SENCO: Whole School Role Or Hidden Gem?

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Helen Woodley

Helen Woodley is a primary trained SENDCo currently working in a large KS1-4 Pupil Referral Unit in the North East of England. She spent 3 years studying Theology in Durham; Helen has worked in a wide variety of special school settings, including all age schools....
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Should all SENCOs be an integral part of the senior leadership team (SLT)?

The new SEND Code of Practice in 2014 aims to look at the way that SEN is viewed in schools, but also to raise the profile of the SENCO, along with the introduction of a SENCO qualification. There is one important point added:

The SENCO has an important role to play with the headteacher and governing body, in determining the strategic development of SEN policy and provision in the school. They will be most effective in that role if they are part of the school leadership team.

(see The role of the SENCO in school, 6.87, page 108) 

The problem for me, is that it did not go far enough. Instead of saying that a SENCO must be part of the SLT, it says ‘if and that small word makes a world of difference.

In her book The Perfect SENCO, Natalie Packer draws attention to the hugely significant role a SENCO performs in a school,

“Over recent years, however, the job of the SENCO has become more strategic and will now include provision mapping, working in partnership with parents, supporting other colleagues, commissioning services, demonstrating pupil progress and ensuring value for money. In essence, it’s a role which contributes significantly to whole-school improvement.”

In my role I work with a variety of SENCOs whose schools have placed a young person with us to prevent a permanent exclusion. In the vast majority of cases, schools have either made a request for an EHCP (Education, Health and Care Plan) or are doing so during the course of the placement. I step in and work alongside them to see how our supporting evidence can fit in with their request and to work with them in navigating the SEN system which, for many, is frustrating and baffling.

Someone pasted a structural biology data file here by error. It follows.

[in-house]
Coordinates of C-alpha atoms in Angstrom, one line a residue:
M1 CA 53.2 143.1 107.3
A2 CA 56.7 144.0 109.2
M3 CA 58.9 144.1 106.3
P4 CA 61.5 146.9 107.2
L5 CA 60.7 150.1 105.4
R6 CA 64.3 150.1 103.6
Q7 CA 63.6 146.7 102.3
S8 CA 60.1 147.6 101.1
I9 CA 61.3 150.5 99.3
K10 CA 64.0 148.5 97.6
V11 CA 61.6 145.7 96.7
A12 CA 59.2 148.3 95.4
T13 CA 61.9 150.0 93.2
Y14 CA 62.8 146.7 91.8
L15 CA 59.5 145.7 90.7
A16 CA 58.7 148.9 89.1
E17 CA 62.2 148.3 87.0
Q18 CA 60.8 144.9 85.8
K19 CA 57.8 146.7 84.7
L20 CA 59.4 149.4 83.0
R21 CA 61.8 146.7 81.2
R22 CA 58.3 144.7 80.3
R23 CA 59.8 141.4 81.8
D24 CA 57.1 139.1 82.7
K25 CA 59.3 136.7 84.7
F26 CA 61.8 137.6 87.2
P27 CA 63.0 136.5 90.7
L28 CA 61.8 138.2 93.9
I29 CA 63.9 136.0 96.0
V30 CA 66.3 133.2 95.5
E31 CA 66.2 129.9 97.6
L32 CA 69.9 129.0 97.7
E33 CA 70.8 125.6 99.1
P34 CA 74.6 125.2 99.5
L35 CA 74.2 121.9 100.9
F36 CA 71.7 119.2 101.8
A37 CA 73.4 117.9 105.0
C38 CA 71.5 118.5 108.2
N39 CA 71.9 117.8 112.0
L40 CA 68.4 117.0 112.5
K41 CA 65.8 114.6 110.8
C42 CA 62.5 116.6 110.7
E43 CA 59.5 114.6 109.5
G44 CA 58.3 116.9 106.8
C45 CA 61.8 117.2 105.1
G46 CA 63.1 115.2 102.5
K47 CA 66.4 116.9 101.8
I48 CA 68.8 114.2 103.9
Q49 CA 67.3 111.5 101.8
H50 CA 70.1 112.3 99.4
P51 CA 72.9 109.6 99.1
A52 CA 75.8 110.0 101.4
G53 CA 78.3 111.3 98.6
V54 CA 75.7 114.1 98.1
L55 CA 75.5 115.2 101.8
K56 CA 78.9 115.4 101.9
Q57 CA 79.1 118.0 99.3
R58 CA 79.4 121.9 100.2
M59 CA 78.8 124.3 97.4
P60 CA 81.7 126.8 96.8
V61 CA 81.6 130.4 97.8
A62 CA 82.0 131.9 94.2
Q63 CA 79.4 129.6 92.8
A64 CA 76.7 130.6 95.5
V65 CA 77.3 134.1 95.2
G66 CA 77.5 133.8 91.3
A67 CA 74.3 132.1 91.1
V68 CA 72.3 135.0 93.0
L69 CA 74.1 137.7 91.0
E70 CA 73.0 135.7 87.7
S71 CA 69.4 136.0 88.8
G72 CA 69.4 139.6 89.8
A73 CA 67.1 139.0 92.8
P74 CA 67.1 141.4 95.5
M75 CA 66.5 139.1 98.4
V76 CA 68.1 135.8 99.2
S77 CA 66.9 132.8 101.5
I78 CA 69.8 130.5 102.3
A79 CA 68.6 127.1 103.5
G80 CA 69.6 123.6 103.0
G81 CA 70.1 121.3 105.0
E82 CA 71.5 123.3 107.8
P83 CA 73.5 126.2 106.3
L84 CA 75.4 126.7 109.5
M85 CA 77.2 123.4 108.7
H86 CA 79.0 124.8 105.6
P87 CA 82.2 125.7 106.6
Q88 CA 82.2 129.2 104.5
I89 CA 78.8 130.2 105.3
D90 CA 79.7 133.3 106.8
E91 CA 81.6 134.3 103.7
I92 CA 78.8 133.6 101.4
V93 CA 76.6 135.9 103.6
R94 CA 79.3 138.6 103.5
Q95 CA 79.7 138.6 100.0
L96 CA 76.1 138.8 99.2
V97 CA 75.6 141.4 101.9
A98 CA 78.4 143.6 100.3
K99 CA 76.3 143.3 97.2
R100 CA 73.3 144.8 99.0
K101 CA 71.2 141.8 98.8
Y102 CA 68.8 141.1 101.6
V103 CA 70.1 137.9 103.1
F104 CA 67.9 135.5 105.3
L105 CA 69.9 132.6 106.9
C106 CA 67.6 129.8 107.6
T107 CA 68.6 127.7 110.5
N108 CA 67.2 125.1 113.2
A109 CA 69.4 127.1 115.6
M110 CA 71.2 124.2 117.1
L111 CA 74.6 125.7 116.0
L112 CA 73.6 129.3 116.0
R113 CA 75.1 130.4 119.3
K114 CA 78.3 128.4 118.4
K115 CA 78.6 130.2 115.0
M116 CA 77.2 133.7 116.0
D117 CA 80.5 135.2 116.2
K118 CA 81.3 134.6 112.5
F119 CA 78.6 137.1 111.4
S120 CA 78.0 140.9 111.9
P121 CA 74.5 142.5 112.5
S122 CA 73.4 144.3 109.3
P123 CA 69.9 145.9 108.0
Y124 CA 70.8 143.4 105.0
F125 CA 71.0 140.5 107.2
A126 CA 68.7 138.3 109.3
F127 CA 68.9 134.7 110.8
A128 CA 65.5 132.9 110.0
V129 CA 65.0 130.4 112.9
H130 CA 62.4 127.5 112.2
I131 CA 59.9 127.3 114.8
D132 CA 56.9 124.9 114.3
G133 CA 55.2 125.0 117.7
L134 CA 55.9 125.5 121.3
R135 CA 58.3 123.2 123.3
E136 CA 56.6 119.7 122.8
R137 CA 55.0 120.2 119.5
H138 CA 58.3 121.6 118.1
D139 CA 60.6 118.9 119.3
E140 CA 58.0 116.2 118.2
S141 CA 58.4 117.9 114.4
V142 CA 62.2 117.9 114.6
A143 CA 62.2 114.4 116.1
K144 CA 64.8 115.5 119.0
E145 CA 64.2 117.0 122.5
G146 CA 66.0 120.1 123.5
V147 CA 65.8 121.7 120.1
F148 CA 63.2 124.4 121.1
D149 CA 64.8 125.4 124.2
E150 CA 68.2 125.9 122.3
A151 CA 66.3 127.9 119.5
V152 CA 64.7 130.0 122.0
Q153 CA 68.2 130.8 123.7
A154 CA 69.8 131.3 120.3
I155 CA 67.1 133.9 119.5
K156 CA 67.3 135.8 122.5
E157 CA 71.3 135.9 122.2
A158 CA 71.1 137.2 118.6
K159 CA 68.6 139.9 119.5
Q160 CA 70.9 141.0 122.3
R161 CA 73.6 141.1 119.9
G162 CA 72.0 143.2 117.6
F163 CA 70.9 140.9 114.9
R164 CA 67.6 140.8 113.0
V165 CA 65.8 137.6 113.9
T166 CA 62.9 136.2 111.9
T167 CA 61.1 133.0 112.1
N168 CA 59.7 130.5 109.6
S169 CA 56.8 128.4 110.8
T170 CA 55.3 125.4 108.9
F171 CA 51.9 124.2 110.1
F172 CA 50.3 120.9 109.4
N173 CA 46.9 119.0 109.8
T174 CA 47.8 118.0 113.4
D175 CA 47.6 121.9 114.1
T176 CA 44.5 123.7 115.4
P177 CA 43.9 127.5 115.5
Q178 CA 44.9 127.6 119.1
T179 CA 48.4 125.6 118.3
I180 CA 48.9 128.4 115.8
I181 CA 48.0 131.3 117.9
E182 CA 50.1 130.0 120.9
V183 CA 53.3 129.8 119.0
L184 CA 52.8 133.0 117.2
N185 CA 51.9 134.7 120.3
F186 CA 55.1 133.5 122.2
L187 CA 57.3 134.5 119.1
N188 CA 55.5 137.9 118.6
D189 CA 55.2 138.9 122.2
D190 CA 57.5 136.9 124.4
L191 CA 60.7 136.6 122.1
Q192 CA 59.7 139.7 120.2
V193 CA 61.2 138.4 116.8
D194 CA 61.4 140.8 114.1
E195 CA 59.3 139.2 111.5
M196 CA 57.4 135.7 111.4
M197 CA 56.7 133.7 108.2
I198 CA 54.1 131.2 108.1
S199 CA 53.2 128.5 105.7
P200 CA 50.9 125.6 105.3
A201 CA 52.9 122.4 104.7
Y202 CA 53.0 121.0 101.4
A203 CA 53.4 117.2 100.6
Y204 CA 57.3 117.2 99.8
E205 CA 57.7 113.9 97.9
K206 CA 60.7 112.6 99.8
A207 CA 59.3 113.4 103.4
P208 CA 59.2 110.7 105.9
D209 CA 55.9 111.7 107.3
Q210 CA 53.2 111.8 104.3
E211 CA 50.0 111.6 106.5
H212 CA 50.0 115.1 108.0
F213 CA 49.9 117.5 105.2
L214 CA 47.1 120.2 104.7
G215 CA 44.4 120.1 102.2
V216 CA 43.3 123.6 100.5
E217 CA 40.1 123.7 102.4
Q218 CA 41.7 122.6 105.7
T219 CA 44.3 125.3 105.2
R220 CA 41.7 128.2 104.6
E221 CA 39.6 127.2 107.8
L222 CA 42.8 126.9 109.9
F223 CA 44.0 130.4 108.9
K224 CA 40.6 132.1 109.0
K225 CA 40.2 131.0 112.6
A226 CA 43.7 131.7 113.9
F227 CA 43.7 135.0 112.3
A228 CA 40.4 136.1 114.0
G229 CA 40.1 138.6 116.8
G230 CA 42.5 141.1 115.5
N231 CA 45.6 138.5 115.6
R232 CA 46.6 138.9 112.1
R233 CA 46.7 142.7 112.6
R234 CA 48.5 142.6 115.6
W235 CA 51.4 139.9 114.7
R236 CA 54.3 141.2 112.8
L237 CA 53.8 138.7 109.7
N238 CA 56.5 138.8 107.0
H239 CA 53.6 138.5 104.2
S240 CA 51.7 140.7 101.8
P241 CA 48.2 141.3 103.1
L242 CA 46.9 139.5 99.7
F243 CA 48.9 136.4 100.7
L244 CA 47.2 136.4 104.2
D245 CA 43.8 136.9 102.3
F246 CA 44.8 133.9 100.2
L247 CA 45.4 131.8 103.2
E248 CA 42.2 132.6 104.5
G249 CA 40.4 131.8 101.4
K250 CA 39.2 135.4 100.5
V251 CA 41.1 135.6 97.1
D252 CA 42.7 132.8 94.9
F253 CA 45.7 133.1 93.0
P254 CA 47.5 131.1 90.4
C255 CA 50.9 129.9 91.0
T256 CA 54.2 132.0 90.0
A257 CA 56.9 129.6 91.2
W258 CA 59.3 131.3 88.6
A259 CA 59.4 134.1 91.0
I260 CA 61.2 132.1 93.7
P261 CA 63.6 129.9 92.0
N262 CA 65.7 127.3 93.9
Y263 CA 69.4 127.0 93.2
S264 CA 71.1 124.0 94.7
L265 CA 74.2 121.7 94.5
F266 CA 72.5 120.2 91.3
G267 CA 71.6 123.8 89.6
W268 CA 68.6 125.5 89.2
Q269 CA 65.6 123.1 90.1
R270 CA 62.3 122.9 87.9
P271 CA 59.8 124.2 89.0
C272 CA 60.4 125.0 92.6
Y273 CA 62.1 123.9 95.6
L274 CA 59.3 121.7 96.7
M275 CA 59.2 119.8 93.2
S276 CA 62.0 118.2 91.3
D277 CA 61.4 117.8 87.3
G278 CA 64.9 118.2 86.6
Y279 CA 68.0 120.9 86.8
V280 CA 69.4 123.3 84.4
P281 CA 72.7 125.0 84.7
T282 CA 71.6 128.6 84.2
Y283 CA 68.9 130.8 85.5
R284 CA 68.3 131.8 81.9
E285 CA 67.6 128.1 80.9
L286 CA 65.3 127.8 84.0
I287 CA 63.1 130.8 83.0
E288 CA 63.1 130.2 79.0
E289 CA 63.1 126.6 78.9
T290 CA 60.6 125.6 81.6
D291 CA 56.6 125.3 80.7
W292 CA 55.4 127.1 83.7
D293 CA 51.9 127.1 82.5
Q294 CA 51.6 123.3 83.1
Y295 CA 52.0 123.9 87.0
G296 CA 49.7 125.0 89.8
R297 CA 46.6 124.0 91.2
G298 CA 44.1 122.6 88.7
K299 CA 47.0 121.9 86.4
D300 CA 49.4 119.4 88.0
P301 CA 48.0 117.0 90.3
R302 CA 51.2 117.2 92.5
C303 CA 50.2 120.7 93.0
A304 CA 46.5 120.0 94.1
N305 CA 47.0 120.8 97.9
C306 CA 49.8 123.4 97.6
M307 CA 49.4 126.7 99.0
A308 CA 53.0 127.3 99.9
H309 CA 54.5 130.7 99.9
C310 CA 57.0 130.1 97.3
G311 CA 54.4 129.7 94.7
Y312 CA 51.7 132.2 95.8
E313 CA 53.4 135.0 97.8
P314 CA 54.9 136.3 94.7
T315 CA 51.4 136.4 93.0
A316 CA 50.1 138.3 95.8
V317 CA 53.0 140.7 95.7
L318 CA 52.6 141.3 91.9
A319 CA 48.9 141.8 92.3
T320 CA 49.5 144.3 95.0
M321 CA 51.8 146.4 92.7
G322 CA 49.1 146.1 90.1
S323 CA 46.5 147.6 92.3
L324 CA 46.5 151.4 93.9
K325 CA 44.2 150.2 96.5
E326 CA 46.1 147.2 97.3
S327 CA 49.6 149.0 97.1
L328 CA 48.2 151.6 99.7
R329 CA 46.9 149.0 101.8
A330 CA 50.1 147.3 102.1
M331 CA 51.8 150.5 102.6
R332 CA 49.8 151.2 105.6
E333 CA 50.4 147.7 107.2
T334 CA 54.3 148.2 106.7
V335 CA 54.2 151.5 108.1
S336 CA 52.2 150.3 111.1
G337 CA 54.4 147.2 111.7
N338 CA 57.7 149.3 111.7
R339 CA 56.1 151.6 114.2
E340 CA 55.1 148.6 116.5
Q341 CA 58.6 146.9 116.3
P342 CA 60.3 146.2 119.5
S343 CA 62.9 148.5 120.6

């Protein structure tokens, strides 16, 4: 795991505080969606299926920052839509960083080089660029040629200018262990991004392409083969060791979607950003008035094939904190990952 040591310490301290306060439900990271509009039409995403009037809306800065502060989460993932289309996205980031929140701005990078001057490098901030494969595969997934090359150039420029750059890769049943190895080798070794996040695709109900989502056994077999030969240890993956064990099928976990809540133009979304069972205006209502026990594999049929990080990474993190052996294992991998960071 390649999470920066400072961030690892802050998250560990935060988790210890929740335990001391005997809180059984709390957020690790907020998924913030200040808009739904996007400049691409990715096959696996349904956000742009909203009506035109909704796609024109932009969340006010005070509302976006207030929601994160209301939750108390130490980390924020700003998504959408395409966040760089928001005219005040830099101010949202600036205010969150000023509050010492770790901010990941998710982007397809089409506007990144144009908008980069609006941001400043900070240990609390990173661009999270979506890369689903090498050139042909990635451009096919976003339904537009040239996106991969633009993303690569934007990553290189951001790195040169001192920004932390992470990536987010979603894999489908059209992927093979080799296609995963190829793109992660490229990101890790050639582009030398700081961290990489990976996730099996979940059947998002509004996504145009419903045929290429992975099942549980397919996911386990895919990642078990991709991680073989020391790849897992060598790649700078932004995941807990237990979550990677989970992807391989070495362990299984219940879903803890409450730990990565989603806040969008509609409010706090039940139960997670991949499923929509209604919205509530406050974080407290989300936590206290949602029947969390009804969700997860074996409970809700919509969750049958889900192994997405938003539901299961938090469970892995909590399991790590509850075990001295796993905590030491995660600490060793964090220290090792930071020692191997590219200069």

The range of different SENCO roles I see is vast but they can be drawn into two distinct groups: the SEC on the SLT and the SENCO not on the SLT.


The SENCOs who are on the SLT have a varied role. In primaries they are often the Deputy Head, or Assistant Head if the school is large enough, although there are still primary schools where the Head is the SENCO. In secondary schools the SENCO on the SLT is an Assistant or Deputy Head and tend to have either a distinct SEN role or one that merges SEN with Safeguarding.

These SENCOs have their fingers in the whole school pie. They know not only what is happening within their department, but also how their SEN role fits in with every other piece from budgets to recruitment. They can keep the focus of the rest of the SLT on SEN issues as needed and have the chance to truly make every teacher a teacher of SEN.

The Traditional SENCO

Yet on the other side of the room are the more traditional SENCOs of the past, SENCOs like my mother was, who have a job title and an expectation of what they need to do but no strategic influence. In primary they tend to be a Key Stage leader in a middle management role who has the SENCO responsibility added on to an already bulging job. In secondary they are the person that you often find hidden away at the end if the school or, in some cases, in a separate building that many staff do not even know exists.

Needs Must

My experience of SENCOs on the SLT is that they fare better in their job than those who are not. They get a chance to make an impact for not only SEN learners but across all teaching and learning as so many SEN strategies are simply good practice at a QFT level.

The other type of SENCO has a harder and more frustrating existence. One I worked with did not even know that the SLT had decided that a pupil on a placement with us needed an EHCP request yet the SENCO was suddenly expected to pick up the pieces and get things sorted!

A SENCO must be on the SLT. If SEN is to be truly taken seriously for learners at every level from those supported at QFT right the way up to those who have an EHCP, then the SENCO needs to know how their role fits in with the whole school.

The need to have a say in teaching and learning, to monitor books and marking, to observe colleagues teach. The role of the SENCO is not about ticking a box to say that you have one, being able to point to a lovely page on the website about your ‘local offer’, or dragging the SENCO out to meet Ofsted and then put them pack in their cupboard until you need them again.

School leaders need their SENCO every single day.

So, if you are a SENCO, what type are you? If you are a school leader, how do you use yours?

One thought on “SENCO: Whole School Role Or Hidden Gem?

  1. A very interesting read. My SENCO and I have just been discussing this same topic just a couple of days ago. I am a literacy specialist teacher with a dyslexia AMBDA qual and access arrangements assessor and Irlen screener. I am looking into SENDCO training for next academic year.

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